Fluid-powered impact devices, particularly those serving for milling stones, concrete or other construction materials are mostly used as additional or attached devices for construction machines such as excavators, loader or other carrier units. The connection of a impact device to a boom of a hydraulic excavator and the supply of the impact device by means of a pressure line as well as a return line are already described in DE 40 36 918 A1 (U.S. Pat. No. 5,174,387). The guide unit carrying the impact mechanism can be designed as a housing (hammer box) or as a supporting frame. The impact device consists of a cylinder in which a hammer piston is guided, a cylinder cover and a lower part of the hammer in which the chisel or the insertion end is mounted by means of wear is bushings.

The hammer piston is designed as a differential piston, i.e. it is provided with two oppositely directed annular actuator faces of different sizes. The lower actuator face, by means of which the return stroke is triggered when a pressurization takes place, is continuously pressurized with a predetermined operating pressure. The upper actuator face, by means of which the advance stroke is initiated by pressurization, is pressurized with the operating pressure or relieved to the sump pressure depending on the position of the spool valve. The advance stroke can be realized, since the upper annular actuator face is larger than the other, thus, pressurization with the operating pressure results in a force acting in striking direction. During the so-called advance stroke, the moving piston displaces the oil displaced by the smaller annular actuator face toward a chamber above the larger upper annular surface, which is also pressurized with the oil coming from the pump. During the return stroke, the oil from the pump flows only in the direction of the actuator face with smaller dimensions, whereas the oil from the actuator face with larger dimension is discharged by means of a throttle or an orifice providing an equilibrated operation of the hammer.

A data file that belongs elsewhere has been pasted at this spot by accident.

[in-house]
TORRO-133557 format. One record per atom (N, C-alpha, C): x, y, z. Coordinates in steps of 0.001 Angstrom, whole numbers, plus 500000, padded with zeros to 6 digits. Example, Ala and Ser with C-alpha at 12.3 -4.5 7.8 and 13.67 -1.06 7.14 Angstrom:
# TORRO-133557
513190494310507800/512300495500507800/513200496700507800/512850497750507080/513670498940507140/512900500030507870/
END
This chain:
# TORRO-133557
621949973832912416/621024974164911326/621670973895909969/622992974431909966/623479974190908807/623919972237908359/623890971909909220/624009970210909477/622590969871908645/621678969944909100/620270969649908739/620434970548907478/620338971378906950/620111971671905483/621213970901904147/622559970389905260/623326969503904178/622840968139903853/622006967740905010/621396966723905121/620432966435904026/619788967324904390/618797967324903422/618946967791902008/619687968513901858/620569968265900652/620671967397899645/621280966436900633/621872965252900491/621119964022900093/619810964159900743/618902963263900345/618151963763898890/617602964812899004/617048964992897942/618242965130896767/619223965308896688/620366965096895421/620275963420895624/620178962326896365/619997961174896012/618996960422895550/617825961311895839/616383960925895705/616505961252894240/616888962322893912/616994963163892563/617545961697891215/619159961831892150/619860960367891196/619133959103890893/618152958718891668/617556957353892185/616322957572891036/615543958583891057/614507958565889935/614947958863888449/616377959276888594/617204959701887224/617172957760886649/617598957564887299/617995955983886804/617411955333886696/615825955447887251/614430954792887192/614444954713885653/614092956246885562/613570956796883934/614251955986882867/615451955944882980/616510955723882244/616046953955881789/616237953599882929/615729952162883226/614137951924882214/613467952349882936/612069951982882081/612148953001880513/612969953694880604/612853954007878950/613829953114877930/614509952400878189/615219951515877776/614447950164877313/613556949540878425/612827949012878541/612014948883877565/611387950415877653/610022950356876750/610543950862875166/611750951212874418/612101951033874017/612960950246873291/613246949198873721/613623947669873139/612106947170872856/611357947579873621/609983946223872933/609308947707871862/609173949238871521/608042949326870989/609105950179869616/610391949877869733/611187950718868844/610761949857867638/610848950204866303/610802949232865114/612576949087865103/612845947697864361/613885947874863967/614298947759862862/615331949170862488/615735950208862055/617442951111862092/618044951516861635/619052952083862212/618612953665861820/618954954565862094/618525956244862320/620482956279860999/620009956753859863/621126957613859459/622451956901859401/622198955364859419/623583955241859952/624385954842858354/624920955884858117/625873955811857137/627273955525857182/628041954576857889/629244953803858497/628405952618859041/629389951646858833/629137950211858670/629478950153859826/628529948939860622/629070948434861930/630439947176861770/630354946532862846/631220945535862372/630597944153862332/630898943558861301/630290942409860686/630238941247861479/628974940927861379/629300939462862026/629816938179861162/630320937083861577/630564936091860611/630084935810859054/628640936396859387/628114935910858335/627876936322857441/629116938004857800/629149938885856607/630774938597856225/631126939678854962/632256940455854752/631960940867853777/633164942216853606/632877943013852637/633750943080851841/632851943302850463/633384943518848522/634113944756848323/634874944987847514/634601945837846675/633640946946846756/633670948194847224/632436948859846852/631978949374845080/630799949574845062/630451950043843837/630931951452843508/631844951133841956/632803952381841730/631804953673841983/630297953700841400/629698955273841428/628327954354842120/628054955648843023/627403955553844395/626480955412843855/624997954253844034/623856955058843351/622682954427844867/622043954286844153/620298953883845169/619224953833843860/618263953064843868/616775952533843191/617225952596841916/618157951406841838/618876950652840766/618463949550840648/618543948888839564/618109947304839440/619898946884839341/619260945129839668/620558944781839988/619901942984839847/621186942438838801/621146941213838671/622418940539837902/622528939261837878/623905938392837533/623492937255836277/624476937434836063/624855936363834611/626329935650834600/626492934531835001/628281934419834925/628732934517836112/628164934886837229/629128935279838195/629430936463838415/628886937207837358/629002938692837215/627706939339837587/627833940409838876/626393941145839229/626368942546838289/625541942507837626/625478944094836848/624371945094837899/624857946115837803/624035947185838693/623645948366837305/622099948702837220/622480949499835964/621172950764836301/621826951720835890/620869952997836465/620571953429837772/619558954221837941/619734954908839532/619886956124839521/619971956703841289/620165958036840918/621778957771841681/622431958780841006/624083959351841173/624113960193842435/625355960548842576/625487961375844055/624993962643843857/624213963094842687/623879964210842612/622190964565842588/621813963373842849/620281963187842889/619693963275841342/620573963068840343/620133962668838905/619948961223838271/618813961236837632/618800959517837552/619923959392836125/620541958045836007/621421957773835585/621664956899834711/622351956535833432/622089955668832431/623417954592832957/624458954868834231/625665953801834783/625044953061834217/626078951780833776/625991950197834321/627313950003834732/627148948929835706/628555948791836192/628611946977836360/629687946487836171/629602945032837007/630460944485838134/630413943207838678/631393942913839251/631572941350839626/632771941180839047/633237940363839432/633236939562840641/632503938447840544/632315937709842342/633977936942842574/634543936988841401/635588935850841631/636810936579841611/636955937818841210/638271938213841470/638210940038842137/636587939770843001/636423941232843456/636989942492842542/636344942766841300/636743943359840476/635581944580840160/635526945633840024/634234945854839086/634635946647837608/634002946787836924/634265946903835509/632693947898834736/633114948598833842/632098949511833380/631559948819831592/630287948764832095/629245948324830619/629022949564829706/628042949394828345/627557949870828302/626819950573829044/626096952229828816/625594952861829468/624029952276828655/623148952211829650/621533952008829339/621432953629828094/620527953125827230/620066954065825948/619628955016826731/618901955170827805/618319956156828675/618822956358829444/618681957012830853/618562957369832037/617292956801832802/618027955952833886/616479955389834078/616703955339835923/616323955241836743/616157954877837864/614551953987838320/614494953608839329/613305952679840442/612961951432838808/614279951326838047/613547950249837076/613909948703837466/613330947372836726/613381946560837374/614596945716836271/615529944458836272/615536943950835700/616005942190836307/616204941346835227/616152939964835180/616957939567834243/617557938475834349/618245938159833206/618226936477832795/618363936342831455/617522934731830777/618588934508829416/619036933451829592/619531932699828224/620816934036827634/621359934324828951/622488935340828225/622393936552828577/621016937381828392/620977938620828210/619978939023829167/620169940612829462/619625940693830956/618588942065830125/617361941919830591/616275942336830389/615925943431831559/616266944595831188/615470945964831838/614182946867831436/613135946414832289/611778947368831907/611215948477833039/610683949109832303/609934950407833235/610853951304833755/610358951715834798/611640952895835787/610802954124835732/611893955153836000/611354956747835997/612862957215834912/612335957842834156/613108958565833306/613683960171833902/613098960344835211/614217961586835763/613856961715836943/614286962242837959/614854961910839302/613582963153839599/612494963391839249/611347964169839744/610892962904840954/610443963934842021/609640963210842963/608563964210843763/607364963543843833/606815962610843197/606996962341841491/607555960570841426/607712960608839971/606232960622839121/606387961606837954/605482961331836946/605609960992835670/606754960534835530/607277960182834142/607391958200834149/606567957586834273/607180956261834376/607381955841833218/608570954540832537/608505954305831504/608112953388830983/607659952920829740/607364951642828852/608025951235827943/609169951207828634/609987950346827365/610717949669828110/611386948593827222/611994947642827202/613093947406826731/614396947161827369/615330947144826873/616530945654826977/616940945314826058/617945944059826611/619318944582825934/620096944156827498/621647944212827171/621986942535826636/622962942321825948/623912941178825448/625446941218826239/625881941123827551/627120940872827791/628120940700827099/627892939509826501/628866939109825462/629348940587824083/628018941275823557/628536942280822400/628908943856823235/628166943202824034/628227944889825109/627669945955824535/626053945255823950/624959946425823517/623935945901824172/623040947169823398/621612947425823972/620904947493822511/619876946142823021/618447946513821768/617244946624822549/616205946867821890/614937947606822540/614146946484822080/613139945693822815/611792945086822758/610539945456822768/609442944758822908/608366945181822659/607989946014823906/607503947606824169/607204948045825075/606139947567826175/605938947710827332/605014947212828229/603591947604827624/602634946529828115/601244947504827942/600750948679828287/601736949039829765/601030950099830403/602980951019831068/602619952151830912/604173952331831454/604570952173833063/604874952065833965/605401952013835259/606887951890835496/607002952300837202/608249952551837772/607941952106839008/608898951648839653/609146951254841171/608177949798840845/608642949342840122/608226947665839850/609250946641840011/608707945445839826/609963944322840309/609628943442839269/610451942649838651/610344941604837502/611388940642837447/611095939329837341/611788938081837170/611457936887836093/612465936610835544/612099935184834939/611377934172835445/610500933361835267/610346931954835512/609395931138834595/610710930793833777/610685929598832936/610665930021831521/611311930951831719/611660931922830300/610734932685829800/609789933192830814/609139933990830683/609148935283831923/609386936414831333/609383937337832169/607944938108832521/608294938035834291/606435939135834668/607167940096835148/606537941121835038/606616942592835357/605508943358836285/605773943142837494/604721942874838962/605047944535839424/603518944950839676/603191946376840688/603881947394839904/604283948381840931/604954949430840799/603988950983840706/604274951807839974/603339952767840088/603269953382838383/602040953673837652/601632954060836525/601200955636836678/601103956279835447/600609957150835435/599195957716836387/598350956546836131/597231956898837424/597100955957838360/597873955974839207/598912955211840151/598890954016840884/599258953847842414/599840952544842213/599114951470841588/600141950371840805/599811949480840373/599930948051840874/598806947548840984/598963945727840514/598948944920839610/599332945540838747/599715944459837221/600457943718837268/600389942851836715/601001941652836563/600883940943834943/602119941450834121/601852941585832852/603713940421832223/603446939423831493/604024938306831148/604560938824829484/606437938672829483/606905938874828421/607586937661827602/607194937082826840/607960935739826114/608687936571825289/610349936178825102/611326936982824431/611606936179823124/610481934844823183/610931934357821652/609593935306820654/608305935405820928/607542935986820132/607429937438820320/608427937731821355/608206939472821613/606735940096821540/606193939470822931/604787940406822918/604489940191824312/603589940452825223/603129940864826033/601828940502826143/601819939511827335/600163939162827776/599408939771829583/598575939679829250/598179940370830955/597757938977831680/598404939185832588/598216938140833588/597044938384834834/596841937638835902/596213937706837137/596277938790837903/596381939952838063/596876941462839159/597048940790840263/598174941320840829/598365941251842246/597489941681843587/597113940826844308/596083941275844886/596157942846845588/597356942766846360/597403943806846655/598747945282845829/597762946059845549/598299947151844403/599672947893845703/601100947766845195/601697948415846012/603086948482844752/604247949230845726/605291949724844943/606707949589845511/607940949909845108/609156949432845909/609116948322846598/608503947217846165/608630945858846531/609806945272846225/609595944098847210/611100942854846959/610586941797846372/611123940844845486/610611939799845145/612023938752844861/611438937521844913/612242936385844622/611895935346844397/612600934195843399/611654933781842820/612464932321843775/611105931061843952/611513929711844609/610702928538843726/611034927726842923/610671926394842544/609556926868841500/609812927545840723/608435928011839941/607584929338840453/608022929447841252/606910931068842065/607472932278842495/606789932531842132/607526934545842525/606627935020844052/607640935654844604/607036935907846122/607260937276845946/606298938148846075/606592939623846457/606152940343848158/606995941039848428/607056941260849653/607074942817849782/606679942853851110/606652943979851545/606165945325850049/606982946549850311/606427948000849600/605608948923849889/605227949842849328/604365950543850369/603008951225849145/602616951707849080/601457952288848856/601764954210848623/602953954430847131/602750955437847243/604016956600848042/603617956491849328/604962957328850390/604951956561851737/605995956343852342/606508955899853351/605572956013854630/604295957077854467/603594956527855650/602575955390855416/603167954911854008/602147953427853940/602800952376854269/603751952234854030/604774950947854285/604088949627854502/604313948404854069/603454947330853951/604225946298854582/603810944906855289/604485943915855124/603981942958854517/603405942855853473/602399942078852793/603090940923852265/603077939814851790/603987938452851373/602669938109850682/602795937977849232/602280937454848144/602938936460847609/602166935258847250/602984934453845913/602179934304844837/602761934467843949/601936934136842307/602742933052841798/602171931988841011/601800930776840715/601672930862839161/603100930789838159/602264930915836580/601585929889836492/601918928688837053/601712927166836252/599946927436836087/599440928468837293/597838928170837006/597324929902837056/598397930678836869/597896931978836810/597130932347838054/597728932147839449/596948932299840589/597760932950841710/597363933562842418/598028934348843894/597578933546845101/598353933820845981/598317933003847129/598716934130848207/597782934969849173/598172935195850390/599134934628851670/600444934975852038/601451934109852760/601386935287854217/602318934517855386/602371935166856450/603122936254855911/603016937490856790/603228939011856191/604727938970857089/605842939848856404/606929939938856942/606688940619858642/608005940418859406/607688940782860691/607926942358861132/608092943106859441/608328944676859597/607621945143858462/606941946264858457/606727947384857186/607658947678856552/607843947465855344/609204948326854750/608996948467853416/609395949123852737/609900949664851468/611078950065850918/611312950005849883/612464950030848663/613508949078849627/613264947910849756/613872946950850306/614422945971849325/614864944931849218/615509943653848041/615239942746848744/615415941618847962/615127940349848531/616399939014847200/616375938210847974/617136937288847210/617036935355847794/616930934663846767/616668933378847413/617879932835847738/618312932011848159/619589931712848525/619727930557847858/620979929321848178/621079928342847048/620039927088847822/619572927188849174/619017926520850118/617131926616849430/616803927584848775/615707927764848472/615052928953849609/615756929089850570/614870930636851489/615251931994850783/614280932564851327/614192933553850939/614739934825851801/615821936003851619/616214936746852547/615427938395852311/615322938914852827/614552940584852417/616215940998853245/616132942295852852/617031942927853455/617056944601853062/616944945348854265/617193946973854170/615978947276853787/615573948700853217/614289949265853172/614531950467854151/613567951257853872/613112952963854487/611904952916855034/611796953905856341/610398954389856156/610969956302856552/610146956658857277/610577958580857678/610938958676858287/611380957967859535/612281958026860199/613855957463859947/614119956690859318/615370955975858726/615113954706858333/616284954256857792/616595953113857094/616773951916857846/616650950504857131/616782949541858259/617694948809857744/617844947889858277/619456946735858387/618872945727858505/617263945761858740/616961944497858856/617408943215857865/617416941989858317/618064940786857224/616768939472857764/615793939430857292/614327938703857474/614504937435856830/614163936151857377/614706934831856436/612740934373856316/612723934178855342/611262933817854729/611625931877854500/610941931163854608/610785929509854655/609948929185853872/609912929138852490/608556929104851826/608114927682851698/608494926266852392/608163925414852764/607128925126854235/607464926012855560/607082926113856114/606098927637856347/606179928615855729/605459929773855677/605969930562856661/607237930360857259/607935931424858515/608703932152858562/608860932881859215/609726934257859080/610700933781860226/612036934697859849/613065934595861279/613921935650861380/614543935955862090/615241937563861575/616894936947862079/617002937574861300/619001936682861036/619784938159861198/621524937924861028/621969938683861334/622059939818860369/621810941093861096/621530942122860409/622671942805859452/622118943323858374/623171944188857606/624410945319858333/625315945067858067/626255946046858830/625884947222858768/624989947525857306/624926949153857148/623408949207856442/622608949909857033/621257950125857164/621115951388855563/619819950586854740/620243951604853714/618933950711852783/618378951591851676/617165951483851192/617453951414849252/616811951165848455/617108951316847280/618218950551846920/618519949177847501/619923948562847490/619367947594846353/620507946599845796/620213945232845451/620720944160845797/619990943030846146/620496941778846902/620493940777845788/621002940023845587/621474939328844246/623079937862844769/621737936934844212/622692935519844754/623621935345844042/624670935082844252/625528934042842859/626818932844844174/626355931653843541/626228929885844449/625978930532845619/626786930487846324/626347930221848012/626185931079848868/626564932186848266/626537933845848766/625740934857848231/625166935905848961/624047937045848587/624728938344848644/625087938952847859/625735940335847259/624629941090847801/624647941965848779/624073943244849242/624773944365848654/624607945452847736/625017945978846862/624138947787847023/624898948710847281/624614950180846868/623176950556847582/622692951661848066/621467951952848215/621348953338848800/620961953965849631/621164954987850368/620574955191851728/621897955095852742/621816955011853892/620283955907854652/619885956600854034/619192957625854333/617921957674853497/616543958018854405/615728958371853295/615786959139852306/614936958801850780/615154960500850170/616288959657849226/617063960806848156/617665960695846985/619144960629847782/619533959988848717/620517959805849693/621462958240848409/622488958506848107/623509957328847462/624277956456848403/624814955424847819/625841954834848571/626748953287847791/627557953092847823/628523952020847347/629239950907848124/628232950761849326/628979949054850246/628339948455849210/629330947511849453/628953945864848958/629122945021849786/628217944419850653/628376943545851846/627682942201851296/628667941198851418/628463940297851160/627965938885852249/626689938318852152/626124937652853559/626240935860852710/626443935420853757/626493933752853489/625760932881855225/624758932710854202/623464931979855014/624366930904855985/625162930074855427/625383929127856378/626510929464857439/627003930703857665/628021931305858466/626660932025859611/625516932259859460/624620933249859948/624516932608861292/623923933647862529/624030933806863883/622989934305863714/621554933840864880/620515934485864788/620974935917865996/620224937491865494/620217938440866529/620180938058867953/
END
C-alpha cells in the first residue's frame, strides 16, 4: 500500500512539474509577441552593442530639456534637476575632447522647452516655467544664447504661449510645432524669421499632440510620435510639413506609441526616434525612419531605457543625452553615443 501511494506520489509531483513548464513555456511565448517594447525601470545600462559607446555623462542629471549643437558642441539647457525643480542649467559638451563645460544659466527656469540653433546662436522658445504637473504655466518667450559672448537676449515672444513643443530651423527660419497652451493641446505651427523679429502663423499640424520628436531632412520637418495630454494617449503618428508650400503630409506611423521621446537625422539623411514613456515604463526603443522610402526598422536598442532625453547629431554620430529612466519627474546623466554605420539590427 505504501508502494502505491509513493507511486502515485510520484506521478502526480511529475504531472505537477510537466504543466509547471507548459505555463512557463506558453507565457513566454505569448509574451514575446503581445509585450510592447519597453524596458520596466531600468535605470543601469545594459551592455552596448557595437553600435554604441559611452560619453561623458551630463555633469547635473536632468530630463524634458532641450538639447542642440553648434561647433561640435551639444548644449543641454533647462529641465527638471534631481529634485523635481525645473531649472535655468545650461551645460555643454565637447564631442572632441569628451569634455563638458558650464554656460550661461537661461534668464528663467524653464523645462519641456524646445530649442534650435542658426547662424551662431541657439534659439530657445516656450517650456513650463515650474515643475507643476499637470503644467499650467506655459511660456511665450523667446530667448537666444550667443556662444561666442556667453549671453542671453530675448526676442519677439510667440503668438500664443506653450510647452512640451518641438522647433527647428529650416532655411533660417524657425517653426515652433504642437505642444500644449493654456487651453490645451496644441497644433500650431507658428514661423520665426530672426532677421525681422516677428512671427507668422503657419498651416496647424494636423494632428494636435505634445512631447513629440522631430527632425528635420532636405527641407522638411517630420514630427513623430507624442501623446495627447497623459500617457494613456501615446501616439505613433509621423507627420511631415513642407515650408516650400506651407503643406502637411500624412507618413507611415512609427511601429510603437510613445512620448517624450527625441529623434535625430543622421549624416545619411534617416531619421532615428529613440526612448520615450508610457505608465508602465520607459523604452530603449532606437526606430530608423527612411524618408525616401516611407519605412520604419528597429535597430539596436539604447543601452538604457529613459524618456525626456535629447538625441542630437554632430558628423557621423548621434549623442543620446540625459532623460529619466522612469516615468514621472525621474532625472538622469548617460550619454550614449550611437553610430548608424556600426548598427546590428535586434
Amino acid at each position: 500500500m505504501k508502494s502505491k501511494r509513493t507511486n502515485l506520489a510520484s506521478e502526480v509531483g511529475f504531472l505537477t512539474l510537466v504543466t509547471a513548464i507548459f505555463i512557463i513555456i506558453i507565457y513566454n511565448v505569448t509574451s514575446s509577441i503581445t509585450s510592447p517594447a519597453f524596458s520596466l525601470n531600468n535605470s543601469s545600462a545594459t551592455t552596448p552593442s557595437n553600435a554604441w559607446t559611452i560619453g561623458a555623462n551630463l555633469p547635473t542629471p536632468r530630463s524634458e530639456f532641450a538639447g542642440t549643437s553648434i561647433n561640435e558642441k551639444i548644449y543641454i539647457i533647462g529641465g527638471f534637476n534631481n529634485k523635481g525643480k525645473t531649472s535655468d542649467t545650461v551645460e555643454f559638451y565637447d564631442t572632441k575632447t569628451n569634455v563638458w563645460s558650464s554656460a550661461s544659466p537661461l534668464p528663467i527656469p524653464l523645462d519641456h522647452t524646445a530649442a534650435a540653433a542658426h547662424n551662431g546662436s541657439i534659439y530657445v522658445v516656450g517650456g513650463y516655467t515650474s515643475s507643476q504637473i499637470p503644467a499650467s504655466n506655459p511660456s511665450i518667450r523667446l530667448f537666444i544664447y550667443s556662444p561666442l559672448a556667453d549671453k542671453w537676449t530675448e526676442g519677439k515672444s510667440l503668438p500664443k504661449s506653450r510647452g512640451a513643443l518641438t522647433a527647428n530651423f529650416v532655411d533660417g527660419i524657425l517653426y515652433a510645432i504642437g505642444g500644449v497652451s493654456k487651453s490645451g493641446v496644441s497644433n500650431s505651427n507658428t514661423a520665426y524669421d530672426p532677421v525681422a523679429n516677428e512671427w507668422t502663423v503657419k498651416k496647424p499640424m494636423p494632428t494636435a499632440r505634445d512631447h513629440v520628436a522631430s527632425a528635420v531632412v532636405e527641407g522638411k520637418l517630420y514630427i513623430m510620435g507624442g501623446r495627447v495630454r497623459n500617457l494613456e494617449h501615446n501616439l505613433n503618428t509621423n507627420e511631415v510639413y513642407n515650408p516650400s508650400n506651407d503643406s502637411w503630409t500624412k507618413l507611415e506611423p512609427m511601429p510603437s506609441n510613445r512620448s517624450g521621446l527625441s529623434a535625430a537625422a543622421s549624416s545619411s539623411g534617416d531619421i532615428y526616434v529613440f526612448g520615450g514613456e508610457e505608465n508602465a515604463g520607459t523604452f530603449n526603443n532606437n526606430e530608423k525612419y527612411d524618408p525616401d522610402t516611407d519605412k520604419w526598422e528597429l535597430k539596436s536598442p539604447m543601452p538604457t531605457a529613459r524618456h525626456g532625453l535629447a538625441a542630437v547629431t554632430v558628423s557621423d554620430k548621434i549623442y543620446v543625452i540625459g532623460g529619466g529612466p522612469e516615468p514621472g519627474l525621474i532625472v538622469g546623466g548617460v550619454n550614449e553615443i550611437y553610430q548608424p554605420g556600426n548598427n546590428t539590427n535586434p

In particular, the impact mechanisms mentioned here are provided with a gas buffer, namely a chamber under gas pressure, into which the upper end face of the piston engages. The gas pressure in the chamber acts as an additional force on the piston in direction of the advance stroke. The part of the piston positioned at the other end of the piston, including the end face there or the striking surface reaches into a so-called striking chamber that is connected to the atmosphere.

Depending on the actuation position, the spool valve mentioned above which is preferably positioned in the cover either connects the actuator face with larger dimensions to the supply line such that the operating pressure is applied to it or during the return stroke depressurizes the surface by means of a line connecting the return line to the sump.

In addition, the spool valve of the control valve can be provided with a piston with two actuator faces, one of the surfaces or partial surfaces being constantly pressurized with a supply line pressure and the other surface being optionally either pressurized with or relieved of the supply line pressure; in the latter event, a connection to the sump is opened. Thanks to the different sizes of the actuator faces, the spool valve can be moved into one of its end positions.

The pressure-limiting valve or pressure-relief valve described in EP 0 934 804 A2 is connected to the pressure line pressurized with the working pressure and automatically deactivates the impact mechanism if the working pressure exceeds a predetermined peak value created by the operating pressure, by blocking either the pressure line or the controller in one of its end positions, namely the full-forward or the full-rearward position. Thus, it is guaranteed that the impact device is not exposed to inadmissibly high forces.

If the chisel does not engage the material to be broke up or if the chisel penetrates deeply into the material when a stroke is carried out, the piston passes its predetermined (theoretical) stroke impact area in the direction of the advance stroke and after a certain overtravel penetrates with its lower actuator face or the lower large-diameter portion, into a hydraulic stop buffer decelerating the piston before it can hit the lower part. This way, the impact on the components is reduced and damages are avoided.